Imagery gives prose a tangibility that can make the words more than just words to the reader, that fires the imagination and makes the people and places and events of the story so clear that the real world slips away – and that’s our goal, as writers, really:  to create something that, for a time, is larger than life and more real than reality.  Fiction is hardly about accuracy.  It’s about believability, which has far less to do with how likely something is than how interesting it is.  Sensory perceptions – particularly visuals – are important to us humans (yes, that is grammatically correct) and, obviously, with the written word, description is your only method of communicating those.  Factual description falls short, though.  Comparisons, contrasts, metaphors, connotations, juxtapositions, and even letter sounds (hard consonants or soft, repetition of letters, etc.) are our canvas and our paint, bringing the story world to life for our readers.  One of the most inspiring users of sensory evocation of the story world, for me, was F. Scott Fitzgerald, when I read a collection (and The Great Gatsby, naturally) of his for the first time at seventeen.  I went metaphor-crazy for a few years, and although I went over the top with it sometimes, it was good practise.  Writing exercises that challenge you to think in sensory terms and metaphor are excellent for getting you in the habit of thinking that way – once you form the habit, it’s second nature, and if you find yourself slipping out of it, you can always do a few more writing exercises and get it back.

The other valuable thing that image-based thought does for me as a writer is part of my brainstorming process.  Ideas start to come to me in flash images, and putting them together has frequently yielded rich, intricate storylines for me.  Sometimes it’s just an imagined photograph lying on a kitchen floor in the sunlight, and my brain starts churning out questions like, “Why is it on the floor?  Who dropped it, and why?  Did something bad happen to them?  Or were they upset about something to do with the picture?  Who’s in that picture, anyway?”  Boom.  Characters start to jump out of the woodwork.  A scenario is created out of one simple image, and my brain is off and running full speed.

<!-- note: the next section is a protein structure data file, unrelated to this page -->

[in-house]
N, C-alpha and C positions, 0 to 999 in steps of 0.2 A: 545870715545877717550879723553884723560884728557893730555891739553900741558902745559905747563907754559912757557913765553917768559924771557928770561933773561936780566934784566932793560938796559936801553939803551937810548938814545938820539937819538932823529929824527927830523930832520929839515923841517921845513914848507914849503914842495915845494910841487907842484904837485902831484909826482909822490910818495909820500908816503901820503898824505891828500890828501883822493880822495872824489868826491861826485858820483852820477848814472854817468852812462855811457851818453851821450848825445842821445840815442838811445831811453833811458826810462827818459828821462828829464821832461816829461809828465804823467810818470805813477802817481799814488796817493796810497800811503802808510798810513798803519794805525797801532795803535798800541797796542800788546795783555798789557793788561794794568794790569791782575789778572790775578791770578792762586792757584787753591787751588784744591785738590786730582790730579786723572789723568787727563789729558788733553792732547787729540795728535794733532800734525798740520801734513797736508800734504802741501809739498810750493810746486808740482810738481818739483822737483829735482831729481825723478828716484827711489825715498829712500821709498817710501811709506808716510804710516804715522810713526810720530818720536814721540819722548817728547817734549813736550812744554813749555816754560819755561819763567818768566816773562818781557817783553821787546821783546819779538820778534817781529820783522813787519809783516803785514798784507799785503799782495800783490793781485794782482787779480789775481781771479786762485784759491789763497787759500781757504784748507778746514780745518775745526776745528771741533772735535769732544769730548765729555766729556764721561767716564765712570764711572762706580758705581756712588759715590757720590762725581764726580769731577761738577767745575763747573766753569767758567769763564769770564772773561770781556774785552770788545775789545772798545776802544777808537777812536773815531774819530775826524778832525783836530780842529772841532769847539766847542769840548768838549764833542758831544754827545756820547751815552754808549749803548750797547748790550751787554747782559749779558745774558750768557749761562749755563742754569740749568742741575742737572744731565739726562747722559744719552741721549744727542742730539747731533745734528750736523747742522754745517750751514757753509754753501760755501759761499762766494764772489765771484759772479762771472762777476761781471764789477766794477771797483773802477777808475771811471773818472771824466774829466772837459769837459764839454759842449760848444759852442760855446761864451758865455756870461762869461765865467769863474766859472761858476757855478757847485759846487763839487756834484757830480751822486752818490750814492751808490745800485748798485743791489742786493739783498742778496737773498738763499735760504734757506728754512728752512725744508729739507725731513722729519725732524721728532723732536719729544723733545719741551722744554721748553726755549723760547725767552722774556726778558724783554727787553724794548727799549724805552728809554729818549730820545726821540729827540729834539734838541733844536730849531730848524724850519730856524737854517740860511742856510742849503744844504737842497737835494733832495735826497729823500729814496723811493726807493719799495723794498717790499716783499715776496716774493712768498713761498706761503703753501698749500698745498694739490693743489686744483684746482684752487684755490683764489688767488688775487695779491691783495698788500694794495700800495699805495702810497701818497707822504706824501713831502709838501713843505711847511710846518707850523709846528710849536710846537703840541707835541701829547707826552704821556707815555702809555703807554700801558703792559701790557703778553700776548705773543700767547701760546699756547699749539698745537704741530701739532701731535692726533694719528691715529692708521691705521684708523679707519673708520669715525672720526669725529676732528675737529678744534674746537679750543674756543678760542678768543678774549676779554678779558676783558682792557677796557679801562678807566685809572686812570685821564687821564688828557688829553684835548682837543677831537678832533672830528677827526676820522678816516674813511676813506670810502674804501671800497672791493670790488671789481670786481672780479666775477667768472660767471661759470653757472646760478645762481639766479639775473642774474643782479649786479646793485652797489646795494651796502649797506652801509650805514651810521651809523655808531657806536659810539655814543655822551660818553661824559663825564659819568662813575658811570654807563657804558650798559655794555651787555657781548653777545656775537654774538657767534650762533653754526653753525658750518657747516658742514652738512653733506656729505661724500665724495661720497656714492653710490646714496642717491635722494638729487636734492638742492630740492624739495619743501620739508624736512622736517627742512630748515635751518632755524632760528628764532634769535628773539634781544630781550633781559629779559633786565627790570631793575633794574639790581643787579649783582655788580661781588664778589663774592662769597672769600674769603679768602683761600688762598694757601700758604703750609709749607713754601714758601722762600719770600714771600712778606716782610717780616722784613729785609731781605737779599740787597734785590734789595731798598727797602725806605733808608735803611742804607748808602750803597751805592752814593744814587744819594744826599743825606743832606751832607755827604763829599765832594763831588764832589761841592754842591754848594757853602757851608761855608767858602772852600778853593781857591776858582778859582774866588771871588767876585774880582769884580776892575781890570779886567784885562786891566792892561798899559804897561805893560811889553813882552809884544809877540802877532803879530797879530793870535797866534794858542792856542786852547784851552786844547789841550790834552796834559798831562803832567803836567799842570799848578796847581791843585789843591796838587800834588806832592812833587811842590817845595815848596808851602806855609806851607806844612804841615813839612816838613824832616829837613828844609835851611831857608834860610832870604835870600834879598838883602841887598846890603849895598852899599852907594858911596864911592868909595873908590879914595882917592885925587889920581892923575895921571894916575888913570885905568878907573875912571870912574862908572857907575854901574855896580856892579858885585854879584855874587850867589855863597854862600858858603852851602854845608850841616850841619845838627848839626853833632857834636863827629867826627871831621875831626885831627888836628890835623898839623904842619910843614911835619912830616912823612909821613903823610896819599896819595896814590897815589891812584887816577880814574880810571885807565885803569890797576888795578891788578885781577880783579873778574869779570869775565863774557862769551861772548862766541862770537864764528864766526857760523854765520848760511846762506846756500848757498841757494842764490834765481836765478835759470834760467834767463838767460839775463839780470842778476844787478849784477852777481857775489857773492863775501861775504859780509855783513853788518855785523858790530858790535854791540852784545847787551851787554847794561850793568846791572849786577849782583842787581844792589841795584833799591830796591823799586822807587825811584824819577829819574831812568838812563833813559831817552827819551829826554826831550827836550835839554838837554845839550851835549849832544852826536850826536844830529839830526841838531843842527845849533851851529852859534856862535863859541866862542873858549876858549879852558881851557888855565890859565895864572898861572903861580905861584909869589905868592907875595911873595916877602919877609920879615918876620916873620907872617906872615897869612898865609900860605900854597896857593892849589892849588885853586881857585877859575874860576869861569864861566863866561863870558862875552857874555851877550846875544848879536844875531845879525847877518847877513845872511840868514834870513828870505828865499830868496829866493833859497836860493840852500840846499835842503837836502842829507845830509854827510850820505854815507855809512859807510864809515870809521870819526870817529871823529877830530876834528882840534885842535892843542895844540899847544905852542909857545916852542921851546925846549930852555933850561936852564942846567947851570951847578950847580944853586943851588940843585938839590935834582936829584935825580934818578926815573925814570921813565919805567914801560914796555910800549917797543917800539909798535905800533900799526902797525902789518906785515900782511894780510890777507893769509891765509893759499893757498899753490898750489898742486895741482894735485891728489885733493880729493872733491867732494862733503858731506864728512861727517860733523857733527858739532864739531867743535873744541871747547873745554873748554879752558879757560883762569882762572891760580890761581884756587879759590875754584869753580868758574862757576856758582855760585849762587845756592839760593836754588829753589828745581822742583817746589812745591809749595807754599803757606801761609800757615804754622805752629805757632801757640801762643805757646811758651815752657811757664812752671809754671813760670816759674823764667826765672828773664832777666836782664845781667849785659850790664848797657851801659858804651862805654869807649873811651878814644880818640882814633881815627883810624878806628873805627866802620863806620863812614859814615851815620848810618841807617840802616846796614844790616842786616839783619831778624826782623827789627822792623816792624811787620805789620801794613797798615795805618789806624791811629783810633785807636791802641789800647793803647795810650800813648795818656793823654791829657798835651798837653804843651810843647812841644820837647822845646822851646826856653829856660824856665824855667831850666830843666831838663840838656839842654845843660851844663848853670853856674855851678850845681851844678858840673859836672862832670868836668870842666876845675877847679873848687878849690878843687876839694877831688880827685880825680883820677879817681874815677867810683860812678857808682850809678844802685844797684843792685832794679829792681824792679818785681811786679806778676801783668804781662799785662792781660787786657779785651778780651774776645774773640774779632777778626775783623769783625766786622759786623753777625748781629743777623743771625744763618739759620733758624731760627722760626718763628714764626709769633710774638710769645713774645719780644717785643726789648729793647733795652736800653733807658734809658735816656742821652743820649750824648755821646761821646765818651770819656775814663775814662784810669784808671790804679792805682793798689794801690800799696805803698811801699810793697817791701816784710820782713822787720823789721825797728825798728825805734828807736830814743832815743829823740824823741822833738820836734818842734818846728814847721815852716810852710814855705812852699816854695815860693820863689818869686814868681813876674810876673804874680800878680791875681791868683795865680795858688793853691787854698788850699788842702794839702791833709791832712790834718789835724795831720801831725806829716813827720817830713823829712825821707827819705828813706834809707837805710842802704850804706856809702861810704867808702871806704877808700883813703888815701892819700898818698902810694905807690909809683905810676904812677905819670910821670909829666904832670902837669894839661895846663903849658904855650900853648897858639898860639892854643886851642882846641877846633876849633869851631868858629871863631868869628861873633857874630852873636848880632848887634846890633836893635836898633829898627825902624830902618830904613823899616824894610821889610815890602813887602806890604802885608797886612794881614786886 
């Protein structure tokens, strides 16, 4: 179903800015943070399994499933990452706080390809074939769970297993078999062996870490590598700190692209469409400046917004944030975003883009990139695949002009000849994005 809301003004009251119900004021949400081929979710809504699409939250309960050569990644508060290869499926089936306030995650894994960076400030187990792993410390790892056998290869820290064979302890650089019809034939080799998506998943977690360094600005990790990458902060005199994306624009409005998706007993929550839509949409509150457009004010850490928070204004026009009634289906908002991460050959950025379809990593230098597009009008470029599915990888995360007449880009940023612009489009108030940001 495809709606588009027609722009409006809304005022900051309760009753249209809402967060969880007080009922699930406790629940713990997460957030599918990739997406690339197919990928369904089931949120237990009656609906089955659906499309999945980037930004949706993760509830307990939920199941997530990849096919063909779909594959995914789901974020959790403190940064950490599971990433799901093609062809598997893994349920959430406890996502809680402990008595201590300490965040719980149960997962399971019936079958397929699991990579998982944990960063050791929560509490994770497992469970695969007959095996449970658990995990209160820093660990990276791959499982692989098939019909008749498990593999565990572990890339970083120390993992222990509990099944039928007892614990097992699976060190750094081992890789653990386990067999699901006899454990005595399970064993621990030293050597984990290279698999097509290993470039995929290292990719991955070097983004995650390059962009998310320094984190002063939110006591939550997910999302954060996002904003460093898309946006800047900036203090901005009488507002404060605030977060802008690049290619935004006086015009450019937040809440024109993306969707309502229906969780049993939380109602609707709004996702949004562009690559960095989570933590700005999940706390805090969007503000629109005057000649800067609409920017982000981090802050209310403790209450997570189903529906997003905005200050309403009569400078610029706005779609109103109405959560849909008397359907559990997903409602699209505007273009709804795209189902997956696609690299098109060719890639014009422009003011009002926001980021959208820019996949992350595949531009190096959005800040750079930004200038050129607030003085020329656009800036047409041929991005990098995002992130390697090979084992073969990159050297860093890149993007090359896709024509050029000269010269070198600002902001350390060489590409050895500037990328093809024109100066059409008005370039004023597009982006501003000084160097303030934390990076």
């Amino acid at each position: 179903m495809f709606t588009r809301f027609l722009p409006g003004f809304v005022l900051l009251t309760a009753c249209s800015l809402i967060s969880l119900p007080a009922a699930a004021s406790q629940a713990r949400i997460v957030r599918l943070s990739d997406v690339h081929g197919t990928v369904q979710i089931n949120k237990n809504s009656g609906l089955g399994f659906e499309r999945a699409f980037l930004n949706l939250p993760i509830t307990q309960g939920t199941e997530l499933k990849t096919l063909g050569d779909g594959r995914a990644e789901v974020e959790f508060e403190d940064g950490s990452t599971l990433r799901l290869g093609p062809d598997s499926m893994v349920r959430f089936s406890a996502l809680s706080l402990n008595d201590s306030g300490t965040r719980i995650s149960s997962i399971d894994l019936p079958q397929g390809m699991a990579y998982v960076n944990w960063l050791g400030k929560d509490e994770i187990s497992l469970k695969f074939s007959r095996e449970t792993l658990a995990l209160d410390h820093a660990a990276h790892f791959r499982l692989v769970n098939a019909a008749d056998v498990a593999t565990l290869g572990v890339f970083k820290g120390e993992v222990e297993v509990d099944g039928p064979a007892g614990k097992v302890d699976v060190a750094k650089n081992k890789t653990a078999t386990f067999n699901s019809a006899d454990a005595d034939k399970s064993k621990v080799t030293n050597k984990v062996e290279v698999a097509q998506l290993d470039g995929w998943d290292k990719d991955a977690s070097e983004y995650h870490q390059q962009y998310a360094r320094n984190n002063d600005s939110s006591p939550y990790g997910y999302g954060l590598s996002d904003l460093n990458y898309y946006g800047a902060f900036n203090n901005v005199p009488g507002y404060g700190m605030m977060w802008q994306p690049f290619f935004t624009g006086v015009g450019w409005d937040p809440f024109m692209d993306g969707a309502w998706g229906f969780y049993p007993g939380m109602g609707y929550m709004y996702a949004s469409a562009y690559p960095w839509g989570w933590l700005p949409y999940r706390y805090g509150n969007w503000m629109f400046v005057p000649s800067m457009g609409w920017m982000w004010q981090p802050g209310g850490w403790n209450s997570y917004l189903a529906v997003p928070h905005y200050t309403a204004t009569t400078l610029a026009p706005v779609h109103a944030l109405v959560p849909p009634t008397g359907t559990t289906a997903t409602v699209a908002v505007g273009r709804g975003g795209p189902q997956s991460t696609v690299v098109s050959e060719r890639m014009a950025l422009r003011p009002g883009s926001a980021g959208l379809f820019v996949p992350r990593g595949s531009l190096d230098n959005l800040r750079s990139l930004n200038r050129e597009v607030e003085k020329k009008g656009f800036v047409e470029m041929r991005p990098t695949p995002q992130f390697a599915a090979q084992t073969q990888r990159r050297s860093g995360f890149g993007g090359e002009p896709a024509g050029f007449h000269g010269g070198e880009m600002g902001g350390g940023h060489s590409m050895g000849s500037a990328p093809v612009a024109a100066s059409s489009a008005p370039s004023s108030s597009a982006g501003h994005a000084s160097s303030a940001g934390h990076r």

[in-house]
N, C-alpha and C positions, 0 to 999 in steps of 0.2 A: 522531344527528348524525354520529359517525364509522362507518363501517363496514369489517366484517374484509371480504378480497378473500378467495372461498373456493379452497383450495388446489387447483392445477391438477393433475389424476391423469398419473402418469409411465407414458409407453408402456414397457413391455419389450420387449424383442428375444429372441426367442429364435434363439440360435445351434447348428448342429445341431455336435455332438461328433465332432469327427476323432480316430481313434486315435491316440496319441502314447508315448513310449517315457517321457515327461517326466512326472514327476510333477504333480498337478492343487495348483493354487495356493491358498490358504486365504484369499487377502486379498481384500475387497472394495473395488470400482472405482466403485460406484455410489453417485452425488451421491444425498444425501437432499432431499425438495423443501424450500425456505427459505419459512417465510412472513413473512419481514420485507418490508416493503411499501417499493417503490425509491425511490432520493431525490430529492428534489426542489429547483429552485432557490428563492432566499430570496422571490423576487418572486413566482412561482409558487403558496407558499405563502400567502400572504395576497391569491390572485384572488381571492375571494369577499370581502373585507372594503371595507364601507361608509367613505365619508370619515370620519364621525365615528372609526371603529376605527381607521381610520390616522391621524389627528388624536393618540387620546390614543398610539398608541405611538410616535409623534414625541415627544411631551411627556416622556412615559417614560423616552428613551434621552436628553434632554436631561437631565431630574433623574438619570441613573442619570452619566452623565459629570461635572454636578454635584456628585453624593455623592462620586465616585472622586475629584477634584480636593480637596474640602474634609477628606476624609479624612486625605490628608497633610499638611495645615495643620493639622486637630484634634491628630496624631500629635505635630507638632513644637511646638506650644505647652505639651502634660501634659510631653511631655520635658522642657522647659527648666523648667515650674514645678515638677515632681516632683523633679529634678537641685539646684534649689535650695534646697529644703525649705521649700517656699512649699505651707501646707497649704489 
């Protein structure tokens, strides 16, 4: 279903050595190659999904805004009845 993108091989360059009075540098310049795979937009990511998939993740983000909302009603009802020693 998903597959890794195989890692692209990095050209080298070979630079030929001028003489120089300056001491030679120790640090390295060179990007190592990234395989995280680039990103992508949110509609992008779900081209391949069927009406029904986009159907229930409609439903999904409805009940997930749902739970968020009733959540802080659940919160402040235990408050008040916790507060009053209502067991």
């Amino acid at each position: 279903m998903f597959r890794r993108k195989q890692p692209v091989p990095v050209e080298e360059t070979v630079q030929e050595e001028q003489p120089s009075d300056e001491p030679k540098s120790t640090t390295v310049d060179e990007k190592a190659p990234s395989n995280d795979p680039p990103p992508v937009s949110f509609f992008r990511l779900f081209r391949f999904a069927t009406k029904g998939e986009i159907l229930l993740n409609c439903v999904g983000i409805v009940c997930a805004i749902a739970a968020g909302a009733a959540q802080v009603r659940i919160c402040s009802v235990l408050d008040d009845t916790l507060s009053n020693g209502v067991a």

With writing fantasy, this type of image-thought has been particularly useful in getting ideas and getting unstuck.  I can’t tell you how many characters and plot points have been born of one quick visual popping into my head at random.  My NaNoWriMo project for this November is chock-full of scenes that originated with nothing more than a sudden visual of a character making a choice, struggling with an emotion, reacting to another character, or acting on decisions they feel conflicted about.  Sometimes I hadn’t even thought to have an internal conflict for a particular person over a particular choice, but when I played the idea through in my head, it was there on my character’s face.  And then I’d realize, of course that would bring this or that out in this character.  What I hadn’t considered in words or abstractions was so obvious in images that I felt silly for not realizing it before.  I had stumbled right over it.

Essentially, the more angles you can consider your writing from and the more you can give your readers to hang their imaginations on, the better off you are.  So I’m not regretful that my brain is taking a vacation in the land of symbolism and visual metaphor.  I’m digging in as far as I can to see what I can glean from this unexpected journey.

Show & Tell

I’ve been thinking about the phrase “show, don’t tell” lately – the oft-given advice every writer hears at workshops, critique groups, on writers’ and editors’ blogs, and…pretty much everywhere, really.

It is good advice, on the whole.  It’s much more powerful to be shown a character’s emotional reaction than told, “He felt sad.”  Likewise, it’s better to have a tense dialogue interaction than simply the phrase, “The two sisters hadn’t been getting along lately,” or whatever.

On the other hand, on some level, writing is storytelling.  It isn’t a film, where the action and dialogue all have to speak for themselves and no description is necessary because the audience can see the setting, the lighting and music can set the tone, and the actors’ expressions and inflections feed subtlety into the dialogue (if they’re talented actors).